On December 26, 1974, Cipriano applied for the issuance of five search warrants before a United States Magistrate in the Southern District of New York. In support of the application Cipriano submitted an affidavit in paragraph five of which he set forth his recollection of his interview with the bank employees. He stated that the interviews revealed that between January, 1973 and June, 1974 plaintiff's wife went to the bank approximately three times a week; that on one of those weekly visits she would exchange $4,000 to $6,000 in cash for large denomination bills and money orders or cashier's checks and that on two of those weekly visits she would exchange $6,000 to $10,000 in cash for large denomination bills and money orders or cashier's checks.

    As a result of Cipriano's application, search warrants were issued and were executed against five safe deposit boxes of plaintiff and his wife. The contents were seized and turned over to the United States Attorney's Office.

    A suppression hearing was held at which Walling, Gallup and Robertson testified. Their testimony was to the effect that on a number of occasions plaintiff's wife had come to the bank and exchanged small bills for large bills and purchased money orders and cashier's checks. Their testimony was not consistent with the statements Cipriano's affidavit attributed to them either as to the amounts of money which were exchanged upon each visit or the frequency of the visits of plaintiff's wife to the bank.

    On the basis of this discrepancy plaintiff concludes (and for the purposes of the present motion we assume) that Mary Ann Robertson and Marie Gallup (the two remaining *337 individual defendants) gave erroneous information to Cipriano as to the frequency of plaintiff's wife's visits to the bank and as to the amount of money she exchanged on those visits.

    The causes of action which can be gleaned from the complaint, the amended complaint and in plaintiff's factual statement incorporated in the pretrial order are three-fold: (i) the bank employees conspired with the New York Police Officer John O'Connor (previously dismissed as a defendant) and with federal law enforcement officers to deprive plaintiff of his constitutional rights in violation of 42 U.S.C. §§ 1983 and 1985; (ii) the bank employees conspired among themselves to deprive plaintiff of his constitutional rights in violation of 42 U.S.C. § 1985; and (iii) the bank employees defamed plaintiff by giving false information about his wife, giving rise to an action for slander under New Jersey common law.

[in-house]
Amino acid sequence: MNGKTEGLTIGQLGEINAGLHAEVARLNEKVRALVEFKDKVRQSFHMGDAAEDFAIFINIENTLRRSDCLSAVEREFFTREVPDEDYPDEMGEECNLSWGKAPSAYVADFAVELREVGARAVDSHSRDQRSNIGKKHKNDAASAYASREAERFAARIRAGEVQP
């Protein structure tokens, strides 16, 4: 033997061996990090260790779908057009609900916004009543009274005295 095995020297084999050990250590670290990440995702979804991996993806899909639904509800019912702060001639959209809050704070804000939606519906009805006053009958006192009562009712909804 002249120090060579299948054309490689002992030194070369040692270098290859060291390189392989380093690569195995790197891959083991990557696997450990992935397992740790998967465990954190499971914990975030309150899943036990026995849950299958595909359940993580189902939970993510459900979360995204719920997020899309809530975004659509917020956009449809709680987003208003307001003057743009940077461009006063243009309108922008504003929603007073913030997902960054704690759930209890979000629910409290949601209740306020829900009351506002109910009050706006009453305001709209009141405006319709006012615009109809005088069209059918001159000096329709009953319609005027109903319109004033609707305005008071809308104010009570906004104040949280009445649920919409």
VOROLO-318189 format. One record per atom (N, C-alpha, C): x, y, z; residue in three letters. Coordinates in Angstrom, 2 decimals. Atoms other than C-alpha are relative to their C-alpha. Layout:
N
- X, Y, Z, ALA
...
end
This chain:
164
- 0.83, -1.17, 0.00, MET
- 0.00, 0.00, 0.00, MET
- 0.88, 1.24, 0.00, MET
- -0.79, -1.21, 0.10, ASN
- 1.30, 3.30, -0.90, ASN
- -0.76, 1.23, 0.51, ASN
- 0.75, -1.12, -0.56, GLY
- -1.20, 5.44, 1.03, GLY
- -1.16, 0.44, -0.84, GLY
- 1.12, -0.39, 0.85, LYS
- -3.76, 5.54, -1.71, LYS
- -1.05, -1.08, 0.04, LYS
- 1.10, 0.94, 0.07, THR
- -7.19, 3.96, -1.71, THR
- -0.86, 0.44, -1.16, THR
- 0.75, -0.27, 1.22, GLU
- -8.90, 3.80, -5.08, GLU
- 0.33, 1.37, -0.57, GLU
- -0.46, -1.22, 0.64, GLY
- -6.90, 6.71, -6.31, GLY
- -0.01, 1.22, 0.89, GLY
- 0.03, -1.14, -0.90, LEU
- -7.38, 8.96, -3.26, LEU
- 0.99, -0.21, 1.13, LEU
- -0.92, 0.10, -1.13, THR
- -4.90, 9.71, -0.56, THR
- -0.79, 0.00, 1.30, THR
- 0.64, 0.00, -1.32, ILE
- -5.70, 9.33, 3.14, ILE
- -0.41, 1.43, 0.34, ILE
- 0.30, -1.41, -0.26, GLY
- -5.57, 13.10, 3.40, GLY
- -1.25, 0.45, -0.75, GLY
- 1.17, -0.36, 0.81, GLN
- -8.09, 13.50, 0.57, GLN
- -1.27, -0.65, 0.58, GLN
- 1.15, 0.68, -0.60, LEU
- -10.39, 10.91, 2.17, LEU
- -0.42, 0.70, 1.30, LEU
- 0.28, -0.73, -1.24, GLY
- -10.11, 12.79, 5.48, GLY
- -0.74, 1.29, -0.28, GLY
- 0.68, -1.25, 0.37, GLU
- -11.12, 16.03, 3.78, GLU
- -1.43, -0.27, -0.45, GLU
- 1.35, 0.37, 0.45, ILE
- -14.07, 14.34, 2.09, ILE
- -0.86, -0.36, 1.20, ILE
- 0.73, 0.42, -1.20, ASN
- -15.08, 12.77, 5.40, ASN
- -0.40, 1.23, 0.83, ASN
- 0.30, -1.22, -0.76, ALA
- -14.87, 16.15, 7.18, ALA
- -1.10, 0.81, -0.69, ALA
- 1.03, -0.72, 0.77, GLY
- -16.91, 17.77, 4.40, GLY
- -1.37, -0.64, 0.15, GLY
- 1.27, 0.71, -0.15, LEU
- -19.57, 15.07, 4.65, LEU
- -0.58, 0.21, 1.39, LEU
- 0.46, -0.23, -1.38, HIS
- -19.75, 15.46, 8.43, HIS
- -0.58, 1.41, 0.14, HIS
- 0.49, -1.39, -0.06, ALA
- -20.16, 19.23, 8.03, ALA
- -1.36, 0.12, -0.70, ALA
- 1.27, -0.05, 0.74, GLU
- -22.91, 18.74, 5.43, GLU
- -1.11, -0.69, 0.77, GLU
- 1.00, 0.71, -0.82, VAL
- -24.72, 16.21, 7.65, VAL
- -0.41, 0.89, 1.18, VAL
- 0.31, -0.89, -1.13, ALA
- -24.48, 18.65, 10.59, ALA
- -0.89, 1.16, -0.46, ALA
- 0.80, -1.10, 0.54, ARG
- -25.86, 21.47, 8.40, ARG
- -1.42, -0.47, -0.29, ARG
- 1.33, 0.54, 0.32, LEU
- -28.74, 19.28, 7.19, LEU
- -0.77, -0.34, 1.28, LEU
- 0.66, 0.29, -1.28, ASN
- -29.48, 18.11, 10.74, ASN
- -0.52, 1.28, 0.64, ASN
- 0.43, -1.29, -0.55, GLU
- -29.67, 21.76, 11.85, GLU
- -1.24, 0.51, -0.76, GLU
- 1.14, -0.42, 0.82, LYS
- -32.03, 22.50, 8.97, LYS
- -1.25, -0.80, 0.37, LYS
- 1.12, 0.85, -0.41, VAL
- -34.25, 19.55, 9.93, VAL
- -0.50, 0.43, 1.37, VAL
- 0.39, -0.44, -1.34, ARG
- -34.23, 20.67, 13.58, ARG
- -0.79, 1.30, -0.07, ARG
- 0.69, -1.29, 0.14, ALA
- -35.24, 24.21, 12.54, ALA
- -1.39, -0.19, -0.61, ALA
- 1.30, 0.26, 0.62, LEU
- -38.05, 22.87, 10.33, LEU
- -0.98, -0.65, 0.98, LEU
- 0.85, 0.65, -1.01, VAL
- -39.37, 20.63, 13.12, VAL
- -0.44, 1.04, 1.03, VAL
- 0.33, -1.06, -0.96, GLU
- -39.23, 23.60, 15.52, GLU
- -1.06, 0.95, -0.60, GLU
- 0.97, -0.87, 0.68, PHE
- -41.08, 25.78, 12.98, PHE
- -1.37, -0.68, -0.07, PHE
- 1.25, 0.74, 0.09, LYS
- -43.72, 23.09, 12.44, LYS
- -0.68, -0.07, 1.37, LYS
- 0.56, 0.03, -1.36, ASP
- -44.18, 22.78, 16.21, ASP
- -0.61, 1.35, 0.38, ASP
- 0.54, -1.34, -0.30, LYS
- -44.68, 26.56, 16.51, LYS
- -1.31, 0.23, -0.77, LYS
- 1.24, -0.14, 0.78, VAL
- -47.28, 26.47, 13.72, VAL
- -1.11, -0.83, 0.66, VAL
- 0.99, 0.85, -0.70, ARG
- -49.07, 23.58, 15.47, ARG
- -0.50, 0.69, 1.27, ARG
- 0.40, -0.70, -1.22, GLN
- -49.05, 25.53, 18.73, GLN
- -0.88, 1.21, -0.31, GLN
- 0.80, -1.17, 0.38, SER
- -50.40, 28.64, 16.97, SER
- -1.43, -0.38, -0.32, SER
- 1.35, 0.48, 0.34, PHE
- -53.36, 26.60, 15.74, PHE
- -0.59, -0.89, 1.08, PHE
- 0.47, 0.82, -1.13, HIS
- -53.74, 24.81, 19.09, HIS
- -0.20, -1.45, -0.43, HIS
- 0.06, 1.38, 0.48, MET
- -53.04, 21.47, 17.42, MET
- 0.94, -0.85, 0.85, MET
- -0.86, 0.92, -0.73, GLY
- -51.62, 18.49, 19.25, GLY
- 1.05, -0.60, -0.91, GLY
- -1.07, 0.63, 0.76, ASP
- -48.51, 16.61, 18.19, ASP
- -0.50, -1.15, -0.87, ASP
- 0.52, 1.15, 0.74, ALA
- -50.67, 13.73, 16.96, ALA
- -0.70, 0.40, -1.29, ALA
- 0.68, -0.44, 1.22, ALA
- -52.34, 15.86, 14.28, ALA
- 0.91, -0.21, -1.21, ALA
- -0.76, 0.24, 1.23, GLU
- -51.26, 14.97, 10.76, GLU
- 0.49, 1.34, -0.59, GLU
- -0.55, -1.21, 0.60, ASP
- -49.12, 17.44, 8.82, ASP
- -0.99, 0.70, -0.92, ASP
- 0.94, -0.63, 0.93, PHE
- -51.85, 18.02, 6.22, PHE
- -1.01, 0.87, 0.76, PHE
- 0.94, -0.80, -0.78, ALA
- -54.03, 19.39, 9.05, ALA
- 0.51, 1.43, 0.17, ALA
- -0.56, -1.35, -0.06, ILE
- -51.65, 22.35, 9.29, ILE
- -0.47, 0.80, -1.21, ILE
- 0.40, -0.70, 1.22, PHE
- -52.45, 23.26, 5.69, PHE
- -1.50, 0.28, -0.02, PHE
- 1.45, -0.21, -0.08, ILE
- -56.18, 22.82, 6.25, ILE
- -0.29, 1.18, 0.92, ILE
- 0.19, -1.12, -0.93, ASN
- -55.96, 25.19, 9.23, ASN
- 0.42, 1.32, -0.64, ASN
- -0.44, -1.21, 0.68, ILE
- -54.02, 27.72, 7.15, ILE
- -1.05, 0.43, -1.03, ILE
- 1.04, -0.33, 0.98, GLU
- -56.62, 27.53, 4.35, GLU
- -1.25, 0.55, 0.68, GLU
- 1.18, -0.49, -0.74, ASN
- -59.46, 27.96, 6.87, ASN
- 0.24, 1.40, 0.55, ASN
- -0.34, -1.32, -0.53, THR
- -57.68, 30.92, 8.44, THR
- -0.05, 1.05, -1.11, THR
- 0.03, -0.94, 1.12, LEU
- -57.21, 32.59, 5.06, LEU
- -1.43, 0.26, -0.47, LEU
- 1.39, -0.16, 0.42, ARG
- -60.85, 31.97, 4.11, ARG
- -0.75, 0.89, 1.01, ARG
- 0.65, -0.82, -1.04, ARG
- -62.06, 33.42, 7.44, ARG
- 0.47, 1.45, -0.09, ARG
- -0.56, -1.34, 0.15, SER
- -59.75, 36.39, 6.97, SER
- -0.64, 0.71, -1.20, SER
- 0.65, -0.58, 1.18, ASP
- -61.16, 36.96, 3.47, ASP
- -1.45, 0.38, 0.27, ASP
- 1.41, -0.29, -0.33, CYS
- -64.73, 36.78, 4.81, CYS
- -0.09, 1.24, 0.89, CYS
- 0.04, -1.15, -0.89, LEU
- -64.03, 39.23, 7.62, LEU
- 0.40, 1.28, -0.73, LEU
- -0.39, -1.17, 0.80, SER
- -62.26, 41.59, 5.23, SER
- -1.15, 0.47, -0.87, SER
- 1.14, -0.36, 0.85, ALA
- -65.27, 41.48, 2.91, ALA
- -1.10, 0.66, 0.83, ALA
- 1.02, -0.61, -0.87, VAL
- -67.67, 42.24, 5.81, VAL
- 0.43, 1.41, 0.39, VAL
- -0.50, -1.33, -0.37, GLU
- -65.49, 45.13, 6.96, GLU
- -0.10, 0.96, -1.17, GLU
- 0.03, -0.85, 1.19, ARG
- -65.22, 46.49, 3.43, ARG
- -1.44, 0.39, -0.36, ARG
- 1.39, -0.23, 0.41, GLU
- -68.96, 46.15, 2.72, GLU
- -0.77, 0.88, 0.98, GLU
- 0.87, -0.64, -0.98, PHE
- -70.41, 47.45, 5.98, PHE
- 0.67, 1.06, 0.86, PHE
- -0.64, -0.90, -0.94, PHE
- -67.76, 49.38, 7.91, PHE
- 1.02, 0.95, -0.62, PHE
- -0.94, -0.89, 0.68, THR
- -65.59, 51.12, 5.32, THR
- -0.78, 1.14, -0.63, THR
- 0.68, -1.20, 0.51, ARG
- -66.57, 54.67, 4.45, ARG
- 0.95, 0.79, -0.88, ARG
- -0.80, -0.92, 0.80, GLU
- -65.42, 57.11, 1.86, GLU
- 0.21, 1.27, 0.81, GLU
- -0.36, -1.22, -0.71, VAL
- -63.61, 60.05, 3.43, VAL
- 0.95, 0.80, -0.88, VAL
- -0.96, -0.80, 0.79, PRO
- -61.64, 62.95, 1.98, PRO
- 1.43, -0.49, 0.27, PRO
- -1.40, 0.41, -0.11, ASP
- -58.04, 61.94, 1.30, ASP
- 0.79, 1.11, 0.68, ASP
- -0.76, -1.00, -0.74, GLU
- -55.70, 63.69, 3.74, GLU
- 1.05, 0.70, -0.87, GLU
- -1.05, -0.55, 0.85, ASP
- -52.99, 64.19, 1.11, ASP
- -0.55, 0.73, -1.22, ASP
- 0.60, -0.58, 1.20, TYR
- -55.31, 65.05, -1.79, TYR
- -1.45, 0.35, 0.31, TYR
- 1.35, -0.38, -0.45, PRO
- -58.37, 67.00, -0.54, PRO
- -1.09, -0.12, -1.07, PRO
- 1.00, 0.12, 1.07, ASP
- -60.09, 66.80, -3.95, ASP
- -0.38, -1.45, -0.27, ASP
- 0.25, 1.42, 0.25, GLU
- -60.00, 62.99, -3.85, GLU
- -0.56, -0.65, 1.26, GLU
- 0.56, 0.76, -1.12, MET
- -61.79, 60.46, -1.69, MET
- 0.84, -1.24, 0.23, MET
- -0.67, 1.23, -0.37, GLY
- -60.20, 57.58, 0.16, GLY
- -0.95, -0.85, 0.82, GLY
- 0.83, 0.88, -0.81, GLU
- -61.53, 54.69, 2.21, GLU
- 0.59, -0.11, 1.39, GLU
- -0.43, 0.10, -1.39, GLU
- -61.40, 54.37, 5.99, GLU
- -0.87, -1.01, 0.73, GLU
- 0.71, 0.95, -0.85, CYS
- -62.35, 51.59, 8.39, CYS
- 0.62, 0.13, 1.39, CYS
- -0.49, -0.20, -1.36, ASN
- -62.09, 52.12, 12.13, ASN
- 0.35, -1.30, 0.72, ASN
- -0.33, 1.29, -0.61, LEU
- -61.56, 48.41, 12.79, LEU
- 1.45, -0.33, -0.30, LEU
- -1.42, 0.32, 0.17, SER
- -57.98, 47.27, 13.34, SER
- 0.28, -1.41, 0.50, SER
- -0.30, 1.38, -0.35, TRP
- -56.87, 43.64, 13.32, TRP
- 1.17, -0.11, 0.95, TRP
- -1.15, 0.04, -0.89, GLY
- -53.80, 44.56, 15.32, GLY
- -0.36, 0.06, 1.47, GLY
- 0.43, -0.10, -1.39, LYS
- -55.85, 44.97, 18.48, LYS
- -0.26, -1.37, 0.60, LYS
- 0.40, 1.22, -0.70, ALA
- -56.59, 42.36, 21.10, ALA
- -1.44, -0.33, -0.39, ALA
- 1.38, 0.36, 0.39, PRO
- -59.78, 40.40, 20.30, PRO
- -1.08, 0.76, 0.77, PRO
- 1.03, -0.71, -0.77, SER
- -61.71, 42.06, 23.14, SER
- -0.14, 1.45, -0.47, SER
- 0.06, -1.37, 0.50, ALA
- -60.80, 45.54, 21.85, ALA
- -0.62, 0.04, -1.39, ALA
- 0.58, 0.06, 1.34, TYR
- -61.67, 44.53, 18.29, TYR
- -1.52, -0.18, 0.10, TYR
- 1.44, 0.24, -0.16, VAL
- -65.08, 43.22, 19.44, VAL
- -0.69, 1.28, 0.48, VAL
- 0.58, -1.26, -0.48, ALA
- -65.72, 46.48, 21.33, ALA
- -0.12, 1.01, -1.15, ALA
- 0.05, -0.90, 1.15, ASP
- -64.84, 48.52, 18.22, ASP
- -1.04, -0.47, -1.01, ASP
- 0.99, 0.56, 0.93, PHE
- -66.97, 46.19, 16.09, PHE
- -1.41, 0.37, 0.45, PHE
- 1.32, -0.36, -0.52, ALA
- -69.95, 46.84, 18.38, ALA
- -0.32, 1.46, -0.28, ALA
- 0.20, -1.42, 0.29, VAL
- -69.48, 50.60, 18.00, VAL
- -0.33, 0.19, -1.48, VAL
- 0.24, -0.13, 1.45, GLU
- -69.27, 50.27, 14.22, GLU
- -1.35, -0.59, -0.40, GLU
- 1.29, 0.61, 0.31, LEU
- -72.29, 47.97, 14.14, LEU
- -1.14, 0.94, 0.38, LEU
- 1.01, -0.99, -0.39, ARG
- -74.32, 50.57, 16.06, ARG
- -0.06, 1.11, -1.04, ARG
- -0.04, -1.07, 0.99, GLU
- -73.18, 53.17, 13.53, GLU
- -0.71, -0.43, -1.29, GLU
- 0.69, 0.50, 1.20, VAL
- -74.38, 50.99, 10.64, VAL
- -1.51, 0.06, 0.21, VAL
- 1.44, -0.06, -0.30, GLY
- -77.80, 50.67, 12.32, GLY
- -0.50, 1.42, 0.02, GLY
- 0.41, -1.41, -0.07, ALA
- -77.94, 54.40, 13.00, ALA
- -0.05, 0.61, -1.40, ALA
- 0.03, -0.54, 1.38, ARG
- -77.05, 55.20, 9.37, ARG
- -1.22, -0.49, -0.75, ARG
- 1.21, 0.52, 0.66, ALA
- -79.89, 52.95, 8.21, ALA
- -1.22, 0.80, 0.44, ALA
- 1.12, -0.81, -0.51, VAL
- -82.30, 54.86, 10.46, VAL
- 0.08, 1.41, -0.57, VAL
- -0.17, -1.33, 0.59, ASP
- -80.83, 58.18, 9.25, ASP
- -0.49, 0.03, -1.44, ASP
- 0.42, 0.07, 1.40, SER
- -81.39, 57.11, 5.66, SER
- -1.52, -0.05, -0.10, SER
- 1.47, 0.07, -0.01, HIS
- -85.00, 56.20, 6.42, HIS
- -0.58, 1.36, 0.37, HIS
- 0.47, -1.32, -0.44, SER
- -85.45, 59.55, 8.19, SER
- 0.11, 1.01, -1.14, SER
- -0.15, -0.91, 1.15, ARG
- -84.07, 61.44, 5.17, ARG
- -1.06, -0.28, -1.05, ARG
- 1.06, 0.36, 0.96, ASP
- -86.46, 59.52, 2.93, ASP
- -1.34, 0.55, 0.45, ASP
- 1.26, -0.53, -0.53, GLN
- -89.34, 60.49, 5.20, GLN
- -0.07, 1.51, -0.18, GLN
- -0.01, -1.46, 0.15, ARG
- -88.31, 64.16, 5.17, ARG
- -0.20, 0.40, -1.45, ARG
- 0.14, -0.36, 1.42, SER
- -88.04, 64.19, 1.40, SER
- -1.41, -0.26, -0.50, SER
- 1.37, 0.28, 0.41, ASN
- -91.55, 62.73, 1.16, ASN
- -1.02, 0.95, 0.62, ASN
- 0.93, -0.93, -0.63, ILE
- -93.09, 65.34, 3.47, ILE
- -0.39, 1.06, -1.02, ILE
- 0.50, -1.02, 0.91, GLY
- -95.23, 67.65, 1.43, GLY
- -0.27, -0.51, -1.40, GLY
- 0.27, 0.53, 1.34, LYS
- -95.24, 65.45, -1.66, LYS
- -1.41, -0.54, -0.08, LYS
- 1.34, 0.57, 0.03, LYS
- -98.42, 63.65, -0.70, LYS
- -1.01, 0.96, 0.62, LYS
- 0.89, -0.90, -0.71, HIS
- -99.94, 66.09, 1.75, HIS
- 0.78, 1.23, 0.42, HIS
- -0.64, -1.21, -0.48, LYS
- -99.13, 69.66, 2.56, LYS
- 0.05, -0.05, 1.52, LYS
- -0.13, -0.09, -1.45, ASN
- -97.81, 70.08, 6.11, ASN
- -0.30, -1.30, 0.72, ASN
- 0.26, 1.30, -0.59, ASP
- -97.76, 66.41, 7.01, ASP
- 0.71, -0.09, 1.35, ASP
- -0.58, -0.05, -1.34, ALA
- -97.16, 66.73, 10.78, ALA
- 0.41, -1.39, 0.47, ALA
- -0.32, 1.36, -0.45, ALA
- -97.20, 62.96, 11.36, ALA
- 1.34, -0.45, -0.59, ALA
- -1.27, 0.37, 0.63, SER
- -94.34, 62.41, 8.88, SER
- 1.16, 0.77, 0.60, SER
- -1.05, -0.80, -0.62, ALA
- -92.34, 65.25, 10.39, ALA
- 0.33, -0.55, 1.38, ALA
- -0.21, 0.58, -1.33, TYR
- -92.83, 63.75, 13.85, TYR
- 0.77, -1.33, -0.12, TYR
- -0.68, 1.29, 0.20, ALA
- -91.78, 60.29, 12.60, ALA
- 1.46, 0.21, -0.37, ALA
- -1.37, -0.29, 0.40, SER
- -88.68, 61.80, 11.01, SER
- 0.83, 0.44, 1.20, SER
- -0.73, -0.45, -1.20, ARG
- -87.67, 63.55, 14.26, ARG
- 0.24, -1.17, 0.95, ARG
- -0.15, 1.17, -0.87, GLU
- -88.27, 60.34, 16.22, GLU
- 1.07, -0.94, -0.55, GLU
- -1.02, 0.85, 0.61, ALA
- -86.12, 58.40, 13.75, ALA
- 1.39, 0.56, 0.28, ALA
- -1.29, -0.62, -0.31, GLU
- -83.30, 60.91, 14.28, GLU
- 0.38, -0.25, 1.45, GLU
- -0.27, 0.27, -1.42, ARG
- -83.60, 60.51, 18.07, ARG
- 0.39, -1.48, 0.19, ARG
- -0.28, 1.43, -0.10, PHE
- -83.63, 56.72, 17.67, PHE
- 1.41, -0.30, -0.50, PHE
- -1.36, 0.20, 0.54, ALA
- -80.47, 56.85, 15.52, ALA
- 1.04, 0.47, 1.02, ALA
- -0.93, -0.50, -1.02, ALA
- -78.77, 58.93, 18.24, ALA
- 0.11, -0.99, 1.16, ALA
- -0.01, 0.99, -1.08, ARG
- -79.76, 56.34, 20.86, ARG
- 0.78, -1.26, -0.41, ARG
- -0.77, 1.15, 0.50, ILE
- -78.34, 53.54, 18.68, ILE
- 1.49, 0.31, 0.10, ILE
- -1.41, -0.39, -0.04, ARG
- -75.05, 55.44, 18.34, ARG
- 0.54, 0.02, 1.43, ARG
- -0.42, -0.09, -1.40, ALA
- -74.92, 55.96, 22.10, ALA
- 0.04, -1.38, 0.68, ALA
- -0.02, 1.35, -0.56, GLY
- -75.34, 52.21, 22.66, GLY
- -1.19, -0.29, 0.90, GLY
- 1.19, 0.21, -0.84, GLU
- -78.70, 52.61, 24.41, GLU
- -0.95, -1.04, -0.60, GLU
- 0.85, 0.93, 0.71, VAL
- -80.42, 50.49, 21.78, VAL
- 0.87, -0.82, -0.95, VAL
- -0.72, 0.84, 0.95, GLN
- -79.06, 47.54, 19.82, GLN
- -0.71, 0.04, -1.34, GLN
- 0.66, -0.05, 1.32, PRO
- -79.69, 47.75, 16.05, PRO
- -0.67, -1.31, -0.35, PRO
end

After the remaining defendants moved for summary judgment plaintiff asserted that he is also charging that the bank employees committed the tort of intentional infliction of emotional distress, relying upon Chuy v. Philadelphia Eagles Football Club, 595 F.2d 1265 (3d Cir. 1975), which applied Pennsylvania law.

    In an oral opinion rendered on April 21, 1980, I granted defendants' motion for summary judgment. My reasons are set forth in that opinion. Plaintiff has moved for reconsideration. The only point which I believe requires further discussion is my rejection of plaintiff's contention that he is entitled to a trial of his claim grounded upon intentional infliction of emotional distress. In my oral opinion I gave two reasons for rejecting plaintiff's contention. First, relying on Hafner v. Hafner, 135 N.J.Super. 138, 343 A.2d 166 (Law Div. 1975), I concluded that the tort of intentional infliction of emotional distress has not yet gained recognition in New Jersey, although a plaintiff may often recover for emotional distress which is suffered as a result of the commission of a recognized tort. Second, even if New Jersey had recognized the tort of intentional infliction of emotional distress, neither the undisputed facts established in the present case nor any permissible inference from such facts could support a finding that defendants committed this tort.